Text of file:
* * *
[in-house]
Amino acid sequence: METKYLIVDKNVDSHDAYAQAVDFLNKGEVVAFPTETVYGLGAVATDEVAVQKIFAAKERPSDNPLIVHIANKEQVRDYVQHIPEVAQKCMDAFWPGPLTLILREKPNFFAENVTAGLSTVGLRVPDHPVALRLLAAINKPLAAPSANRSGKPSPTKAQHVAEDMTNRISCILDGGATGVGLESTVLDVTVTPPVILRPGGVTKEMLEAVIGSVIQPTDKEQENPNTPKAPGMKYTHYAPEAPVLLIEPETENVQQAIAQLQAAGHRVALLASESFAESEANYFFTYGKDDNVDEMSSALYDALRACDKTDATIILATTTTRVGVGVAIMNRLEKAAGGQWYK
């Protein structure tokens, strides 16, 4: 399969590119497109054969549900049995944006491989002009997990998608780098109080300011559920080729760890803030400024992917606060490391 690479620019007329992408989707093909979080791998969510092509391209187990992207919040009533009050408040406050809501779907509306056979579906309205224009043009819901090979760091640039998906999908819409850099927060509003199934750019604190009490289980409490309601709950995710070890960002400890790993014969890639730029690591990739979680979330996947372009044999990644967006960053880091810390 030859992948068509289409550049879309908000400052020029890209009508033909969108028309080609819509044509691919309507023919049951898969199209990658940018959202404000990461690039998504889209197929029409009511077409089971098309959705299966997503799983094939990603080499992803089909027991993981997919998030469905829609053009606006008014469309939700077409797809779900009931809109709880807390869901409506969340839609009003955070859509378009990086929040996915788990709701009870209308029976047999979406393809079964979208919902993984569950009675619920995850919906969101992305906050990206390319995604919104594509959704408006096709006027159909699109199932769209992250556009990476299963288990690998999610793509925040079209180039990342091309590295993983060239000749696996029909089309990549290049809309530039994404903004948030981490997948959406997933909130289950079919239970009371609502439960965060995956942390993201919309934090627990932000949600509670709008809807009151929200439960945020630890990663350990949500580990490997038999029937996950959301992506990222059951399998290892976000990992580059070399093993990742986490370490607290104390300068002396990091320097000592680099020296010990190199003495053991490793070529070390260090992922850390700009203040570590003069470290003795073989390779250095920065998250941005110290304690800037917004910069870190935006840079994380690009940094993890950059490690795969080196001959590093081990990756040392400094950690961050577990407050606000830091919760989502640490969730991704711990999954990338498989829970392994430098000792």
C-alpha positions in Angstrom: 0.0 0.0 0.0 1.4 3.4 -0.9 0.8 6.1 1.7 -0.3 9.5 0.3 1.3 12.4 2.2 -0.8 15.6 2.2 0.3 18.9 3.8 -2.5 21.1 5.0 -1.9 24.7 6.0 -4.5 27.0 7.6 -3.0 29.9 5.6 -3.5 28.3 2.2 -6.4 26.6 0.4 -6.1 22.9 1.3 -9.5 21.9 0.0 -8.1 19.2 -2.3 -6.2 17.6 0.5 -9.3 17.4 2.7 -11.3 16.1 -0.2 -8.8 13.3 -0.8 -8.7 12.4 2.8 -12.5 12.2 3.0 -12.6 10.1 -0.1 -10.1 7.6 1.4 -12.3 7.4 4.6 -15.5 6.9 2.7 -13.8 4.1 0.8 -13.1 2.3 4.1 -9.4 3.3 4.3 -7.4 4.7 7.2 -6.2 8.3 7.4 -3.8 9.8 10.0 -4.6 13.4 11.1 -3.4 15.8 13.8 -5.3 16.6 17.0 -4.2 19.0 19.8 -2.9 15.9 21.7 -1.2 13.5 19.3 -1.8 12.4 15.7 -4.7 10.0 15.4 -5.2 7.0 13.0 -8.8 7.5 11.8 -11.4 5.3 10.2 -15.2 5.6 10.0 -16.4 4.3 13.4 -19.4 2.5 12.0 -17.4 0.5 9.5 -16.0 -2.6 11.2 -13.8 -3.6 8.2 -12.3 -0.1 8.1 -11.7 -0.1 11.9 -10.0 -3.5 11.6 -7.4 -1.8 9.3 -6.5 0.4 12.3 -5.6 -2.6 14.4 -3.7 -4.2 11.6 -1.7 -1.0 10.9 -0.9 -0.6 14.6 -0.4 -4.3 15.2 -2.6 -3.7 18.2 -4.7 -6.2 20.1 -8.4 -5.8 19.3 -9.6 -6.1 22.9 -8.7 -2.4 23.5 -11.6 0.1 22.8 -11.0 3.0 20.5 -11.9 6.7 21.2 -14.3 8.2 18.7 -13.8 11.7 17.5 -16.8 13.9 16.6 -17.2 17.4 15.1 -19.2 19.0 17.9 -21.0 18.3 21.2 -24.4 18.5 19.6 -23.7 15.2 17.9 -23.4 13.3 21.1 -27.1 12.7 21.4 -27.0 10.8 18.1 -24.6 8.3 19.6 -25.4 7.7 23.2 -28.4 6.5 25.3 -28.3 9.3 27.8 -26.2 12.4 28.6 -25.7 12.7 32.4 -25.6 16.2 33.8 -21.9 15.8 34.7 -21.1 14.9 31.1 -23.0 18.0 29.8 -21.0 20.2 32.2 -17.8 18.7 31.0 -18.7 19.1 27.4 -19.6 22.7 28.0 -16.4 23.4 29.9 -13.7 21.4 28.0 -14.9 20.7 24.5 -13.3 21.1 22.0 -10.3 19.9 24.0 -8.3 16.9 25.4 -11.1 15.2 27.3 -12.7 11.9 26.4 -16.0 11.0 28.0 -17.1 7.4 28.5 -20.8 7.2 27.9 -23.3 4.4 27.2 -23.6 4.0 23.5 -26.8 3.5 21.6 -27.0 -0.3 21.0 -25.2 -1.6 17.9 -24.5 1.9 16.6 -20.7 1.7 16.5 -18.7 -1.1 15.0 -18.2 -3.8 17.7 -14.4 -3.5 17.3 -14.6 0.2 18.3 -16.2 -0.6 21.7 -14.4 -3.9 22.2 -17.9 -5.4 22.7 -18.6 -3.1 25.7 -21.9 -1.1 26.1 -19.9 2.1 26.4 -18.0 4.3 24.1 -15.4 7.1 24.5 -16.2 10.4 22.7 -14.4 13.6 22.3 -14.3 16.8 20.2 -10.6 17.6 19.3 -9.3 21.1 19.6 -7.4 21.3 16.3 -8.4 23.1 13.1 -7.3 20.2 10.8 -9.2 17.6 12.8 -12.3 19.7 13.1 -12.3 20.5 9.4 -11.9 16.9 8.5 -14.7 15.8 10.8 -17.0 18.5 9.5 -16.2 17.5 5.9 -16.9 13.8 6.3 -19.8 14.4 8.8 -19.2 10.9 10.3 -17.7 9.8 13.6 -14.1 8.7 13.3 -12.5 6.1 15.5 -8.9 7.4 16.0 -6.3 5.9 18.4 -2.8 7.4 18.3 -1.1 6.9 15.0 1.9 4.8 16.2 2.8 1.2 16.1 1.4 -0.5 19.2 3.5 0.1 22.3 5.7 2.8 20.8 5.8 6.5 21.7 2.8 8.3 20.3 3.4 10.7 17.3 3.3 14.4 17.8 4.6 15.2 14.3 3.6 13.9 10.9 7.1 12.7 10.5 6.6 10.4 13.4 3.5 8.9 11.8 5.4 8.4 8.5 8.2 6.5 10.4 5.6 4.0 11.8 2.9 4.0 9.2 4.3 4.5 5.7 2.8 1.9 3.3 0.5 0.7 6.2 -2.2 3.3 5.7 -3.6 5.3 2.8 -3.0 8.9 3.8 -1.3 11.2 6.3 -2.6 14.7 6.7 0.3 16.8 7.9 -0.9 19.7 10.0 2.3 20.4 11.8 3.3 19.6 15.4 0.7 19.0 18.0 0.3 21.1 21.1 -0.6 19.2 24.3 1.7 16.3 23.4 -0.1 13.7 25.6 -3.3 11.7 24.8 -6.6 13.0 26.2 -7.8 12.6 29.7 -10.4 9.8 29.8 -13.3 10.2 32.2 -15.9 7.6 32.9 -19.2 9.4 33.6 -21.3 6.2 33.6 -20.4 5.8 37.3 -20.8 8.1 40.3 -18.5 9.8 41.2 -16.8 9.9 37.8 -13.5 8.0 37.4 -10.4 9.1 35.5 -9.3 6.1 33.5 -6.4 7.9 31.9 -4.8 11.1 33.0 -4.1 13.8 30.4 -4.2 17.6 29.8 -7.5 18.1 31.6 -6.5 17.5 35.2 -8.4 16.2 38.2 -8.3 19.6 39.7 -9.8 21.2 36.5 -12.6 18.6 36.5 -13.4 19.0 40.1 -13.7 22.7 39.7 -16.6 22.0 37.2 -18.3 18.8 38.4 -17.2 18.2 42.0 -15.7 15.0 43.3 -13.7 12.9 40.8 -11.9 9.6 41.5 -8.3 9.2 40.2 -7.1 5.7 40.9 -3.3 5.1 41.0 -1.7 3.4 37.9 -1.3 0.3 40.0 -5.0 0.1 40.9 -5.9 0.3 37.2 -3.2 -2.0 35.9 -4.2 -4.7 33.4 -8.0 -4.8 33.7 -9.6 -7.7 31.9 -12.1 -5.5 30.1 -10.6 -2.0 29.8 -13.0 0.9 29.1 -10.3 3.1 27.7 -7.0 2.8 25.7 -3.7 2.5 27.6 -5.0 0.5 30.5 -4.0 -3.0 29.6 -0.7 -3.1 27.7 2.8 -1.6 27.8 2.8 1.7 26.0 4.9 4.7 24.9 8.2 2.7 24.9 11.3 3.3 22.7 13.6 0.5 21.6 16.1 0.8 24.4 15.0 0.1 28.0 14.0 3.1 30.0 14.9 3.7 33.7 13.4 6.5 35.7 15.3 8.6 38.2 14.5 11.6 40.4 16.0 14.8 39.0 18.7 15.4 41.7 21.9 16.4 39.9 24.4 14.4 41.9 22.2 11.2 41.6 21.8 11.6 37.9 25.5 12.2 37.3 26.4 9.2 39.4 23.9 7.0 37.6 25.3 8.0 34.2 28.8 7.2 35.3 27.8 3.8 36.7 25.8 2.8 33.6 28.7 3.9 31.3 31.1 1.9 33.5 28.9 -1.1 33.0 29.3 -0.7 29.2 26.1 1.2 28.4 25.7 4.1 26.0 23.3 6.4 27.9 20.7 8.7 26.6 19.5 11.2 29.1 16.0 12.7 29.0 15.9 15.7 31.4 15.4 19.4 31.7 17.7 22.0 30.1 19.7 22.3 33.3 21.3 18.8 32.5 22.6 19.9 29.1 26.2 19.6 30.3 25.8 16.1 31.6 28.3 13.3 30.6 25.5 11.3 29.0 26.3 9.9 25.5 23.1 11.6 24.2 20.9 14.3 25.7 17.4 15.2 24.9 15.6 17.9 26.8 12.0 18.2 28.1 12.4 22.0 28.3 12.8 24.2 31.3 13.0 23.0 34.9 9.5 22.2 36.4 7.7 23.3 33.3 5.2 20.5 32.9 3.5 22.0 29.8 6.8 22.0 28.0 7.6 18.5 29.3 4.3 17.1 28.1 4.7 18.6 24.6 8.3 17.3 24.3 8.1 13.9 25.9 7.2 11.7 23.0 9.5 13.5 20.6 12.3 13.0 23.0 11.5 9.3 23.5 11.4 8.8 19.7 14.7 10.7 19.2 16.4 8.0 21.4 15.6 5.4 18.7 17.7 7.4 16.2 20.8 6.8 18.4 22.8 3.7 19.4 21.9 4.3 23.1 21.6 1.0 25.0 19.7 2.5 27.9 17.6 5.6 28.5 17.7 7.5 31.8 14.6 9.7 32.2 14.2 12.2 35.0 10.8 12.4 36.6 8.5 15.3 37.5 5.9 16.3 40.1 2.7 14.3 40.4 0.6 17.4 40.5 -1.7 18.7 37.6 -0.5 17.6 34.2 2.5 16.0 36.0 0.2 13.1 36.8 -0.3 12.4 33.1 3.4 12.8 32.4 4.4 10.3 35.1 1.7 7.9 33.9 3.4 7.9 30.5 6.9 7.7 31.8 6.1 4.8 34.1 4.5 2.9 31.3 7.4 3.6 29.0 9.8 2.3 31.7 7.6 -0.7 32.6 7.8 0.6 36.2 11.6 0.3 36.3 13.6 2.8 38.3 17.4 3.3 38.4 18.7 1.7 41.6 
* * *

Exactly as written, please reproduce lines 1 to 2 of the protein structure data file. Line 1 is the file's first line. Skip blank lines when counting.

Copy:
[in-house]
Amino acid sequence: METKYLIVDKNVDSHDAYAQAVDFLNKGEVVAFPTETVYGLGAVATDEVAVQKIFAAKERPSDNPLIVHIANKEQVRDYVQHIPEVAQKCMDAFWPGPLTLILREKPNFFAENVTAGLSTVGLRVPDHPVALRLLAAINKPLAAPSANRSGKPSPTKAQHVAEDMTNRISCILDGGATGVGLESTVLDVTVTPPVILRPGGVTKEMLEAVIGSVIQPTDKEQENPNTPKAPGMKYTHYAPEAPVLLIEPETENVQQAIAQLQAAGHRVALLASESFAESEANYFFTYGKDDNVDEMSSALYDALRACDKTDATIILATTTTRVGVGVAIMNRLEKAAGGQWYK